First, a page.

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Molluscs of Australia

Cephalopods - Cuttlefish

Cuttlefish belong to the Cephalopods. They are usually found in shallow watersand around reefs along the coasts of east and south Asia, western Europe, the Mediterranean, Africa and Australia. They are among the most intelligent invertebrates.

Cuttlefish have an internal shell (the cuttlebone), large W-shaped pupils, and eight arms and two tentacles.They normally range in size from 15 cm to 25 cm. tThe largest species, The Australian Giant Cuttlefish (Sepia apama) grows to 60 cm in mantle length and over 10.5 kg in weight.

The Australian Giant Cuttlefish is native to the southern coast of Australia, from Brisbane in Queensland to Shark Bay in Western Australia. It occurs on rocky reefs, seagrass beds, and sand and mud seafloor to a depth of 100 m.

Cuttlefish have two methods of swimming. They can jet propel themselves backwards by sucking water into their body cavity and then expelling it through a funnel. This produces a very rapid backward movement, which is usually used for escaping predators as it is needs a great deal of energy. .Hovering and normal swimming is achieved by gentle wave-like movements of their side fins.


NOVA | Kings of Camouflage | Meet the Cuttlefish | PBS
Roger Hanlon of the Marine Biological Laboratory at Woods Hole introduces
us to one of his favorite cephalopods, the cuttlefish. This remarkable creature,
a cousin of squid and octopus, can change the color, pattern, and even
texture of its skin in the blink of an eye.
   

Cuttlefish eyes are among the most developed in the animal kingdom although they cannot see colour. They have two spots of concentrated sensor cells on their retina, one to look to the front, and one to look more backwards. The lenses, instead of being reshaped as they are in humans, are pulled around by reshaping the entire eye to change focus.

Cuttlefish change colour to communicate with other cuttlefish and to camouflage themselves. The colour changing is produced by groups of red, yellow, brown, and black pigmented chromatophores which are placed above special light-refelcting cells. The chromatophores can produce a wide range of colours, for example orange is produced by red and yellow chromatophores,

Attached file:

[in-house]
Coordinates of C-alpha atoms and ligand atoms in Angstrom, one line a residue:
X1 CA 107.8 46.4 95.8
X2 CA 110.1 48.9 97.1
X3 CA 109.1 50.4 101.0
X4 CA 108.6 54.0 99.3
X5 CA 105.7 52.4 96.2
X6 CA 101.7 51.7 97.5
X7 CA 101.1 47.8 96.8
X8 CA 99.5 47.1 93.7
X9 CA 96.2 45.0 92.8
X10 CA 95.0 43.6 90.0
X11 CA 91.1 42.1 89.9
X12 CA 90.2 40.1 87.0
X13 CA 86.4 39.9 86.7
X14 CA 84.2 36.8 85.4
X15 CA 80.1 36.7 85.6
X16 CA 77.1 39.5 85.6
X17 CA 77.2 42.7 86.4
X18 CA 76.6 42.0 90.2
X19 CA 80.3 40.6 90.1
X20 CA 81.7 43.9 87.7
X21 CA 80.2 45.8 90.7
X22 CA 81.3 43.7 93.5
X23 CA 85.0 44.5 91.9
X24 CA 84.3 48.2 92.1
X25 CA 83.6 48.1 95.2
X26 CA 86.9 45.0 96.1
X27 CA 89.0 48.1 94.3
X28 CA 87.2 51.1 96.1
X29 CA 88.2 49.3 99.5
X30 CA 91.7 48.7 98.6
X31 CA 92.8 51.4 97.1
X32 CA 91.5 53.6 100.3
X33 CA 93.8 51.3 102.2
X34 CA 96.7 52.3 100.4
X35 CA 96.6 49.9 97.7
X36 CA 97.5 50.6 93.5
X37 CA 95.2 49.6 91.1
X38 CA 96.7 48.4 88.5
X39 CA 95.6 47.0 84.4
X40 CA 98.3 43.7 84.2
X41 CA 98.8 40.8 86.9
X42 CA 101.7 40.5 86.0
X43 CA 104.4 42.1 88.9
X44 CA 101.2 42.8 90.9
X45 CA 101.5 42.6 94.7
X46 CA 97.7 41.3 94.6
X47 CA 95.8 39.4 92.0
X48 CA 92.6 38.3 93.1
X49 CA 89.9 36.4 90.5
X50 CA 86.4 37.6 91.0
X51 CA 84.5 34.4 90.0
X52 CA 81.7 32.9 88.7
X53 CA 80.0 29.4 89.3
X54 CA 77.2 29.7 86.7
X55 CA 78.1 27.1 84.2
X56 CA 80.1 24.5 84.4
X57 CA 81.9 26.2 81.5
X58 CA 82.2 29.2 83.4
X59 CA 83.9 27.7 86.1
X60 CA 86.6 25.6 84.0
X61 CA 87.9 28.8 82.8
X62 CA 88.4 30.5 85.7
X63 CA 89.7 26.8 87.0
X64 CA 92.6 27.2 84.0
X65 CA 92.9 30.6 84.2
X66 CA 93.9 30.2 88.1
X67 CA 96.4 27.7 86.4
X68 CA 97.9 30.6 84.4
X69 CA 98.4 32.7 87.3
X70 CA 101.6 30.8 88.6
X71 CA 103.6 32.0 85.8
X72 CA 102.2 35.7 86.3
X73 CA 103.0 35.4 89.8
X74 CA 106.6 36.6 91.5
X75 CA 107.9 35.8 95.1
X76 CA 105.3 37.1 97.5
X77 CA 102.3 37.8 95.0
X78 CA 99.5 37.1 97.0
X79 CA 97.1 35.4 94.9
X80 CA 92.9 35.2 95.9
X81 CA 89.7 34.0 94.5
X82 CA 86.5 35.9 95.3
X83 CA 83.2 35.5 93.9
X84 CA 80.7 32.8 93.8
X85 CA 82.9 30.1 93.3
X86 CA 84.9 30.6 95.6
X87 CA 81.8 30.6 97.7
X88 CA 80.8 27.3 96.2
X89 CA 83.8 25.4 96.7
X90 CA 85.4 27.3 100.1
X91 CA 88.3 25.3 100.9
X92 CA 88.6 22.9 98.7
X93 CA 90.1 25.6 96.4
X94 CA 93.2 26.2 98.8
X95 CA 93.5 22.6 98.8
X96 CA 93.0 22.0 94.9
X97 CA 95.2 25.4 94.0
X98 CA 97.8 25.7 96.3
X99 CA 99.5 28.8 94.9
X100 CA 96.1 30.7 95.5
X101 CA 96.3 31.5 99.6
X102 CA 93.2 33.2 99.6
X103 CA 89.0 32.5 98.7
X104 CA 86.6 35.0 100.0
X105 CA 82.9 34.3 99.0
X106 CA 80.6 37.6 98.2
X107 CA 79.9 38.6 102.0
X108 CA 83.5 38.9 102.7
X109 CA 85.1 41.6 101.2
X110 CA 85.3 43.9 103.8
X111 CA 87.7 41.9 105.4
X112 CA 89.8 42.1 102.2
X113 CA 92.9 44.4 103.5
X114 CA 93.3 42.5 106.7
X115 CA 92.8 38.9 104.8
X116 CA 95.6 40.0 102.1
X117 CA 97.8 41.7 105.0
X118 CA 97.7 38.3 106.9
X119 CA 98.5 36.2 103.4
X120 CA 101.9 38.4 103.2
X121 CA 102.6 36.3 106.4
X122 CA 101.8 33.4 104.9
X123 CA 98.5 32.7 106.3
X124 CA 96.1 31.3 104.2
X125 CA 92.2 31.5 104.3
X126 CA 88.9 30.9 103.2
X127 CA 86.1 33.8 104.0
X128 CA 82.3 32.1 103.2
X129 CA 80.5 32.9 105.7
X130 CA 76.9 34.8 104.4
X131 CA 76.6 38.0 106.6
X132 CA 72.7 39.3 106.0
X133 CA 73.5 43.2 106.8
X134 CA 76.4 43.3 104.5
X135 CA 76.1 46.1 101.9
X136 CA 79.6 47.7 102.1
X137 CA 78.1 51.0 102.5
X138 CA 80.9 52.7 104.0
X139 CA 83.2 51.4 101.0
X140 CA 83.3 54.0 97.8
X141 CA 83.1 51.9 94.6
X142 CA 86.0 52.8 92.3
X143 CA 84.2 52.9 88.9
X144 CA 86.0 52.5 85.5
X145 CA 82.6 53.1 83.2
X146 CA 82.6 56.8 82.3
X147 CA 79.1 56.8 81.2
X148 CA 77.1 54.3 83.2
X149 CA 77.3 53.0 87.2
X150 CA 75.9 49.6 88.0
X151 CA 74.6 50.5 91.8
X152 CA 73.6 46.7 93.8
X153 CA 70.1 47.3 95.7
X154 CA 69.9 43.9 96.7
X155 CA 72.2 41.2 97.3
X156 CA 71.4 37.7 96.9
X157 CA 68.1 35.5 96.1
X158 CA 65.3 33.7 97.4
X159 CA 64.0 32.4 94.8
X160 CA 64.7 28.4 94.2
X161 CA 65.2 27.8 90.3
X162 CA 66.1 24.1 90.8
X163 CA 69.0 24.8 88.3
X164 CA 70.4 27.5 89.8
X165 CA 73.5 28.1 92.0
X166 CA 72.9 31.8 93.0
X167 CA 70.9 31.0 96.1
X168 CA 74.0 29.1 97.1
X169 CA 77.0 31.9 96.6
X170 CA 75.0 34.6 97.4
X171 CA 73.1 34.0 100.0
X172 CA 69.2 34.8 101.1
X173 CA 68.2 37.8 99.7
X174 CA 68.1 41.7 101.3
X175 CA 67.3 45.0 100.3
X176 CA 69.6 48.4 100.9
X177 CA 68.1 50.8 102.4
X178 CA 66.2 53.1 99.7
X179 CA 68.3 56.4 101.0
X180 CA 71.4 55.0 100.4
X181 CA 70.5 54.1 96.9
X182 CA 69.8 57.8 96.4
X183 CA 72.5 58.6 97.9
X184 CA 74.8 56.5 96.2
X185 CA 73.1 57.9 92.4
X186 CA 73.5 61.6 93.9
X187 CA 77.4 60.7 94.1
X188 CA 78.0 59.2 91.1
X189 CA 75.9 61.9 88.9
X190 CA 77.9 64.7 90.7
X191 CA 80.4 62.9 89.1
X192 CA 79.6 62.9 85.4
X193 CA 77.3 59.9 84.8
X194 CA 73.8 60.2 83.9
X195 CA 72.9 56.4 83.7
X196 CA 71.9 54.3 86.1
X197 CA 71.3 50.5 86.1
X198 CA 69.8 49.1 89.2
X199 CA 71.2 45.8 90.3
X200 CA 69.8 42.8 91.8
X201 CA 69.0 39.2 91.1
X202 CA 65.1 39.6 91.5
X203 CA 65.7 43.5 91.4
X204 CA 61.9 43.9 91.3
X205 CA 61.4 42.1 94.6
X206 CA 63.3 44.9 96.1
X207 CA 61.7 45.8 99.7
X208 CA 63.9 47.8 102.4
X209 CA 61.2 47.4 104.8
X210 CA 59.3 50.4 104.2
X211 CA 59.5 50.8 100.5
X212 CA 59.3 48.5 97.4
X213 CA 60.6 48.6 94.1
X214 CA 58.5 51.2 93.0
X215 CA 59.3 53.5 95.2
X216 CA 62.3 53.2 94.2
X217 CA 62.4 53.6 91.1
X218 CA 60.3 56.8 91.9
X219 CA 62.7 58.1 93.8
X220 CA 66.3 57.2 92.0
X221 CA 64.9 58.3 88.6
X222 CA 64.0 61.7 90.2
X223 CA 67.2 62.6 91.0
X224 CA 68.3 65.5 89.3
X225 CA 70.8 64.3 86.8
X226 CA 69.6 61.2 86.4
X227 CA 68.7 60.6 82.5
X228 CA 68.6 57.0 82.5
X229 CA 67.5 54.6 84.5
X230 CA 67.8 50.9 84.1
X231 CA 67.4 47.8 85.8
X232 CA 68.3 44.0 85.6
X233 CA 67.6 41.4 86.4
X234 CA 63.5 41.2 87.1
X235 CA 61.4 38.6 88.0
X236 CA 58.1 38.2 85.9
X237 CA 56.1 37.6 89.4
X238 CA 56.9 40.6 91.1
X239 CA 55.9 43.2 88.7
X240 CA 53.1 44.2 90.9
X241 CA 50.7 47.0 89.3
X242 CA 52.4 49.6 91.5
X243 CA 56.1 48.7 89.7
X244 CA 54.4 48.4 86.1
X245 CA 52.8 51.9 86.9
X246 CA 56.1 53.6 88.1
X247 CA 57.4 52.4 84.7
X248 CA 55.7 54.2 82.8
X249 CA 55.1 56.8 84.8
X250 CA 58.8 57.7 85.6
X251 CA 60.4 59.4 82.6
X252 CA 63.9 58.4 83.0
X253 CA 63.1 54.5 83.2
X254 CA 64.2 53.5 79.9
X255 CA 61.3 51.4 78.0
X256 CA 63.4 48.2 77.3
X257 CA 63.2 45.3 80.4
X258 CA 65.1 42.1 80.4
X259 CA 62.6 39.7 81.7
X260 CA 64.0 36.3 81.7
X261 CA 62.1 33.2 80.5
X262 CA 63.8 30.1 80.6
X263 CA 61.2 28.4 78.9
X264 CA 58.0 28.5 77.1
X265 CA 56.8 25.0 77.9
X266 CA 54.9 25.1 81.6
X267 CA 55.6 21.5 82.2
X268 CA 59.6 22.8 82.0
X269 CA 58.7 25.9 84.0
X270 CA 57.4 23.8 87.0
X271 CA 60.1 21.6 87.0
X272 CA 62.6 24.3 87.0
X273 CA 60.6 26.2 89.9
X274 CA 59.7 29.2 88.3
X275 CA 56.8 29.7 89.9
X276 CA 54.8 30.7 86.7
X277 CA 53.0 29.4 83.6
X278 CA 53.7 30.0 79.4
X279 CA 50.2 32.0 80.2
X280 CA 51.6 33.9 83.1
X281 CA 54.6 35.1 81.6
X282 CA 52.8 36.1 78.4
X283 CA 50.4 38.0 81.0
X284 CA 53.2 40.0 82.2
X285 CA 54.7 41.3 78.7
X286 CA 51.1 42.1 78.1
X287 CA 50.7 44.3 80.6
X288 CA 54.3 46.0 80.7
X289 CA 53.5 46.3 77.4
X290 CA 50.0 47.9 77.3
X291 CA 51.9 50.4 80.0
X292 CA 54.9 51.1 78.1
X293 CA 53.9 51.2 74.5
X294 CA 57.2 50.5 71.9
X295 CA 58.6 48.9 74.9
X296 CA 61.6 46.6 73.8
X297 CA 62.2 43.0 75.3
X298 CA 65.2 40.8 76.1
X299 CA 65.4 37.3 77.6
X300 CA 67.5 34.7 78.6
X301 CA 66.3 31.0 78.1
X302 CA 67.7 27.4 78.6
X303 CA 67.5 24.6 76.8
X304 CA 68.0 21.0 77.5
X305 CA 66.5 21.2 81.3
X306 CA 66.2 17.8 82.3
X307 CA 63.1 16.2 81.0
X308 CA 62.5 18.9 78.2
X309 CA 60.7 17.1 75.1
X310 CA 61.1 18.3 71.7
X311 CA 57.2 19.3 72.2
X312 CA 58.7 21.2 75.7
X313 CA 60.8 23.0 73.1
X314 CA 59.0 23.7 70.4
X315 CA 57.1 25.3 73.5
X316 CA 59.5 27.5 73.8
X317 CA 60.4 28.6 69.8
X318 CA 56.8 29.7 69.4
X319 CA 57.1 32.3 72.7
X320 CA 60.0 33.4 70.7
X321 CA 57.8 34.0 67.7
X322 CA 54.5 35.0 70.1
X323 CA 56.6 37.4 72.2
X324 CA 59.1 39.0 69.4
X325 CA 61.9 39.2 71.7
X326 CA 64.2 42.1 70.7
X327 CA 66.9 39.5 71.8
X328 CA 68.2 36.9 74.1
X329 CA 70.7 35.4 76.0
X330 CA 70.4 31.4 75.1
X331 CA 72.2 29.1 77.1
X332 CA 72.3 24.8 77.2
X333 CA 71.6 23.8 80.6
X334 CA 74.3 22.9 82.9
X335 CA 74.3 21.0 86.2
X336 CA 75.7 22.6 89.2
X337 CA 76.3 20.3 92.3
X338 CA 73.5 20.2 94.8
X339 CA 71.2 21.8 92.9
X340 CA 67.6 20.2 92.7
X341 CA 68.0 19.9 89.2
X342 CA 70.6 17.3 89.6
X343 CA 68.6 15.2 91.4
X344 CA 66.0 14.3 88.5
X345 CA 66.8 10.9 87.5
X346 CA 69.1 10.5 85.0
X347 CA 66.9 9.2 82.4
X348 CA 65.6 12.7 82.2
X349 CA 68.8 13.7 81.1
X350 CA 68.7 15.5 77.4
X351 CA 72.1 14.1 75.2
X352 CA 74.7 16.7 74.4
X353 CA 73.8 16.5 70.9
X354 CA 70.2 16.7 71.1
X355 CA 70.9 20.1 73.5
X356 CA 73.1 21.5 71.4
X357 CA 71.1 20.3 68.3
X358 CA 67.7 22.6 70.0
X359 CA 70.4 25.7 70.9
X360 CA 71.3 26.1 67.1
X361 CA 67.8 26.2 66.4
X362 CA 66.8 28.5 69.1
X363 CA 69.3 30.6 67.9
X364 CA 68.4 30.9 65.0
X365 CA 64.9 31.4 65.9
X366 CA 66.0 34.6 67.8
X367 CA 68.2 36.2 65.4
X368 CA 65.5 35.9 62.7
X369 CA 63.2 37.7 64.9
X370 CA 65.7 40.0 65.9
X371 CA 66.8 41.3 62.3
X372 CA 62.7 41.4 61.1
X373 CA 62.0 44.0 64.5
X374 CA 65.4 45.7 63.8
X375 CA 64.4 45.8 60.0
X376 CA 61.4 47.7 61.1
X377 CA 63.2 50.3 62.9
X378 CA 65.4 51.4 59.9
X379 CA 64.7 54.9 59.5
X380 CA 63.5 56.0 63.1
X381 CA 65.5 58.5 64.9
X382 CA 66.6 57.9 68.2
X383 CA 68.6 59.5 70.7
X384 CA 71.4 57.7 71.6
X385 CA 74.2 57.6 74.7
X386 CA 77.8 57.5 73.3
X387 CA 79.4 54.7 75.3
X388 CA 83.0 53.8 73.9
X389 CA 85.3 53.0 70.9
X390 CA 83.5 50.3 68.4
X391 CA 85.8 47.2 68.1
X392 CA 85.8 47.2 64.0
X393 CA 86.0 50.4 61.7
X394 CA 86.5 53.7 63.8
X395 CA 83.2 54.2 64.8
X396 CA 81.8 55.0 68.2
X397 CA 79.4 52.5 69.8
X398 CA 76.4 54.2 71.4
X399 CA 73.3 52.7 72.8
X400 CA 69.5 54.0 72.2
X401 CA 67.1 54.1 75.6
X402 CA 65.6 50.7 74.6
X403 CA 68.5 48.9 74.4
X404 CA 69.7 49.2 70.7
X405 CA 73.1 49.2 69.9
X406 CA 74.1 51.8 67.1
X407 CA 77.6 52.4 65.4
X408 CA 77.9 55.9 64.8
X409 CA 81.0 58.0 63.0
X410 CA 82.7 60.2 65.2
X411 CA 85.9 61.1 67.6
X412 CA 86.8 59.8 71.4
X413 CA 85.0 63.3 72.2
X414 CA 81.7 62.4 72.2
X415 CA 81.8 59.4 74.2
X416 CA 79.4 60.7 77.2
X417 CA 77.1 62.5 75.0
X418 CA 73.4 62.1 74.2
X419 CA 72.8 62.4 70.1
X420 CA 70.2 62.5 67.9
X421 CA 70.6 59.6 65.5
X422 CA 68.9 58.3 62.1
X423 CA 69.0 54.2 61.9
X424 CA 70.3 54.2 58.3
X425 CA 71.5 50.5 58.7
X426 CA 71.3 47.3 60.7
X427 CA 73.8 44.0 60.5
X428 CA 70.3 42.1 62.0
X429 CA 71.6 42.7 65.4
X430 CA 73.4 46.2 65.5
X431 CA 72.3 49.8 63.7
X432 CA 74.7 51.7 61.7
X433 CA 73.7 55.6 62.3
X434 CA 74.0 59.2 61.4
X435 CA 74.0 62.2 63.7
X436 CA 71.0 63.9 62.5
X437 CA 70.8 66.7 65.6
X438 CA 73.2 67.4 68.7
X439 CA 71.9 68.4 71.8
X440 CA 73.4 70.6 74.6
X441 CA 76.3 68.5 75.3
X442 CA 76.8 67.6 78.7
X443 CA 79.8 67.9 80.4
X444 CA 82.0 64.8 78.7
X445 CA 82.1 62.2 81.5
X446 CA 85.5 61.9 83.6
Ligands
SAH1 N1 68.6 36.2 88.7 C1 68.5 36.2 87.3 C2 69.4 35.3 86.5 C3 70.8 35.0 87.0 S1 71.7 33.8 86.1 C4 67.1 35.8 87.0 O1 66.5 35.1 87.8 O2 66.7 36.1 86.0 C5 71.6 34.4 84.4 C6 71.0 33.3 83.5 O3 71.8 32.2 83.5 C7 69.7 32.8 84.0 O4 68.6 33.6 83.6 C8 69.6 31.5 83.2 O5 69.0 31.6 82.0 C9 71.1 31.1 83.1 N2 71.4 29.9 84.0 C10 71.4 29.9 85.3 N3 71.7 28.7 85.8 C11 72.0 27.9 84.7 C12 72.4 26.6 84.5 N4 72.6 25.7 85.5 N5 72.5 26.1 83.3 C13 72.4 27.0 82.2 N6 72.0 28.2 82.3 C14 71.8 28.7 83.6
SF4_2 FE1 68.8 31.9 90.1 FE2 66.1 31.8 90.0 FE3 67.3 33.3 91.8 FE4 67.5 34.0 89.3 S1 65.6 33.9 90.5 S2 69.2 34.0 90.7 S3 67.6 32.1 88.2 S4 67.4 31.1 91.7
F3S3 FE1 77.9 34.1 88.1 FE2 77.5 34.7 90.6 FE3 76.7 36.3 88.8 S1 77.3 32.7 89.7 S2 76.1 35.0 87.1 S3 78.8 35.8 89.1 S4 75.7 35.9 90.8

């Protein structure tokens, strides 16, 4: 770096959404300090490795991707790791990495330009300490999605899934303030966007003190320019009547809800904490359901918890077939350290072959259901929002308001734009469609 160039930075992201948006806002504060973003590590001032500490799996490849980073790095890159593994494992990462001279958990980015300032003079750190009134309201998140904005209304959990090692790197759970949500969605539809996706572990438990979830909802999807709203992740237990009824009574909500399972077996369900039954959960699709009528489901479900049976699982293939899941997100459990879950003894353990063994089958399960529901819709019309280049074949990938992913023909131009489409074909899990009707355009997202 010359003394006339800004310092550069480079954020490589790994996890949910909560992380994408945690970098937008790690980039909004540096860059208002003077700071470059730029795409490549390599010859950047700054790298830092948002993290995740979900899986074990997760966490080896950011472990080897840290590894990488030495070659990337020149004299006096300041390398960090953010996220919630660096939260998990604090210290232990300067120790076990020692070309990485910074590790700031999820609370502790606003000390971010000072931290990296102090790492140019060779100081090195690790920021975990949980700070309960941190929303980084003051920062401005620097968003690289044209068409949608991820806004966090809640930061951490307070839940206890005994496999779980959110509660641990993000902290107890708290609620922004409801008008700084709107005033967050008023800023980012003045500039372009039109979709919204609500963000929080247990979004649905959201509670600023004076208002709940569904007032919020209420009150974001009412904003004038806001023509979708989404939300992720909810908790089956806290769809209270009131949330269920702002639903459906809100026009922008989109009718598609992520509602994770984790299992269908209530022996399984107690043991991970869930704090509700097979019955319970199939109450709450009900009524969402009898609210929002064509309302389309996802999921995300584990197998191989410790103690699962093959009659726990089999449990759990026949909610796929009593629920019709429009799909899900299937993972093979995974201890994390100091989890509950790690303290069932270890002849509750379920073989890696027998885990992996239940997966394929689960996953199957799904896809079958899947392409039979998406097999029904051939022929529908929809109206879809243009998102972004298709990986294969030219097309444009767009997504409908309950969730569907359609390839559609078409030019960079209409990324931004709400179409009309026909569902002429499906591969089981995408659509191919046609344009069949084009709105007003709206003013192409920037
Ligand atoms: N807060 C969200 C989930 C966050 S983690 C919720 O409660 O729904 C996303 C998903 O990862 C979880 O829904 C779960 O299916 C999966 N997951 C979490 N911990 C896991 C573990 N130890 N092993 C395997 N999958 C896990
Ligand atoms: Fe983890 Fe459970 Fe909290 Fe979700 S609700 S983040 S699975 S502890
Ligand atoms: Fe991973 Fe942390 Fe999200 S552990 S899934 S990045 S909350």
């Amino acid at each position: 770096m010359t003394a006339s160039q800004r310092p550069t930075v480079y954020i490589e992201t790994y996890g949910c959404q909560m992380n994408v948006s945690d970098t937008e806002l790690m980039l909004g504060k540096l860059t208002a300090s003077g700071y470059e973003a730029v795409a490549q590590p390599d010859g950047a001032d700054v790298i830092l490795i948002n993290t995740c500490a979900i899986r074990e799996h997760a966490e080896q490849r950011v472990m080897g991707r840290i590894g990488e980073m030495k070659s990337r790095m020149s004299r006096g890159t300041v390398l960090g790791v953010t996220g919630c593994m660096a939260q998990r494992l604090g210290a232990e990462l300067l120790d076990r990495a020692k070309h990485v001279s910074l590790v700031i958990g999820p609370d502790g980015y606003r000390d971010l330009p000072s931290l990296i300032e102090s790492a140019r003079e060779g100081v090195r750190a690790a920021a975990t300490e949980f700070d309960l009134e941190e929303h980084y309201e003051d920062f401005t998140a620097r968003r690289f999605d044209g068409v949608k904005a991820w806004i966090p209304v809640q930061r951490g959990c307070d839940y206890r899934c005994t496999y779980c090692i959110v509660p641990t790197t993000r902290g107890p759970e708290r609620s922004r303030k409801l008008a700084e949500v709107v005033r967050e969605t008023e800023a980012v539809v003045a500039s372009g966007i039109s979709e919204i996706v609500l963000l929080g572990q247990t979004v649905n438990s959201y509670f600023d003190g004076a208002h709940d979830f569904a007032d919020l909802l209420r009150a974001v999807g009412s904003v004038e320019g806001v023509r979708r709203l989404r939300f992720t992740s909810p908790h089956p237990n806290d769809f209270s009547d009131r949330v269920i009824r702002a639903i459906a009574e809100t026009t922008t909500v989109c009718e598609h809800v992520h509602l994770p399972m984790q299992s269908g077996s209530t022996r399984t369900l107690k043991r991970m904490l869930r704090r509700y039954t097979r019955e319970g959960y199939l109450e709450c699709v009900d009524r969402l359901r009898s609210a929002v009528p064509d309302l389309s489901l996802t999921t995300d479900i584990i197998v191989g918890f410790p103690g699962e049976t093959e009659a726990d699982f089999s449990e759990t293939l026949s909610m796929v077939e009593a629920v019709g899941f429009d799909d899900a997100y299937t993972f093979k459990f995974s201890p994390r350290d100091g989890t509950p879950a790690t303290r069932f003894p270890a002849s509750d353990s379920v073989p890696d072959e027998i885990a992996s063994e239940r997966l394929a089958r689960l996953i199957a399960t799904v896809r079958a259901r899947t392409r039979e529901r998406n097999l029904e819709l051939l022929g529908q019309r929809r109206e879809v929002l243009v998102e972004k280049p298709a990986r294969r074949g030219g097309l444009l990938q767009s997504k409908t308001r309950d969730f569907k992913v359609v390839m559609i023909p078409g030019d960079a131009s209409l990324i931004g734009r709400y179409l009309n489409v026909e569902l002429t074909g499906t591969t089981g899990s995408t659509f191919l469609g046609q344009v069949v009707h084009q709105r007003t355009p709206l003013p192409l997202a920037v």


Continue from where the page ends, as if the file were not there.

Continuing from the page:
This cuttlefish has turned red to display anger.
Shot at night on the Great Barrier Reef, Australia.
   

The cuttlebone is porous and is made of aragonite, a form of calcium carbonate. This provides the cuttlefish with buoyancy which can be controlled by changing the amount of air in the chambers inside the cuttlebone. Each species has a distinct shape, size, and pattern of ridges or texture on the cuttlebone. Cuttlebones are often found washed up on beaches and are fed to caged birds as a source of calcium in their diets.

Cuttlefish live for somewhere between 18 and 24 months and the females die shortly after spawning. Mating cuttlefish place their bodies head to head so the male can transfer a sealed package of sperm into a pouch beneath the female's mouth. The female then finds a quiet place where she draws eggs from her cavity and passes them over the sperm to fertilise them.

Cuttlefish attach clusters of around 200 eggs, coated with squid ink (sepia) which acts as a glue and also camouflages them. After 2 to 4 months the young hatch as tiny versions of their parents with a supply of yolk that nourishes them until their first catch of prey.


Cuttlebones - Image: Harry Breidahl
   

The main prey for cuttlefish are small fish, molluscs, crustaceans (such as prawns and small crabs), octopuses, worms, and other cuttlefish. They usually feed at night. To feed, the cuttlefish shoot out, in a rapid whip-like action, two long feeding tentacles normally retracted in pouches under their eyes. On the end of eachtentacle is a pad covered in suckers.

They eat their prey holding it with their arms. If they are feeding on an animal with a hard shell, they use their strong beaks to crack open the shell and their radula (tooth-lined tongue) for rasping away at the food.

When attacked by predators(e.g. dolphins, seals, fish, sharks and other cuttlefish) cuttlefish can produce a cloud of black ink to confuses the predator, allowing the cuttlefish to escape. They can also camouflage themselves to hide from their predators, and to ambush their prey. This camouflage can be seen in the changing of colours and patterns, caused by a layer of chromatophores (tiny elastic pigment sacs) found just under the skin.


Teeth marks can be seen in this Cuttlebone. They
are from a predator like dolphins, seals or sharks.
Image: Bob Winters
   

Raw Cuttlefish being prepared for cooking

Cooking and eating cuttlefish

Cuttlefish are caught for food mainly in the Mediterranean, East Asia and the English Channel. In East Asia dried, shredded cuttlefish is a popular snack food. In Italy it is used in Risotto al Nero di Seppia (the rice turns black because of the cuttlefish ink used in cooking it).

Many Spanish dishes such as rice, pasta and fish stews, especially from coastal regions, use cuttlefish and squid ink for the marine flavor and smoothness they provide.

References

http://en.wikipedia.org/wiki/Cuttlefish
www.pir.sa.gov.au/fisheries/recreational_fishing/target_species/cuttlefish
www.marineparks.wa.gov.au/fun-facts/cuttlefish.html
www.dive-the-world.com/creatures-cuttlefish.php

Next: Nautilus ...   

 

Introduction
Anatomy of Molluscs
The Aplacophora
Bivalves
Cephalopods
    
Introduction
    Cuttlefish
    Nautilus
    Octopus
     Squid
Chitons
Gastropods
Tusk Shells
Mollusc Gallery

 

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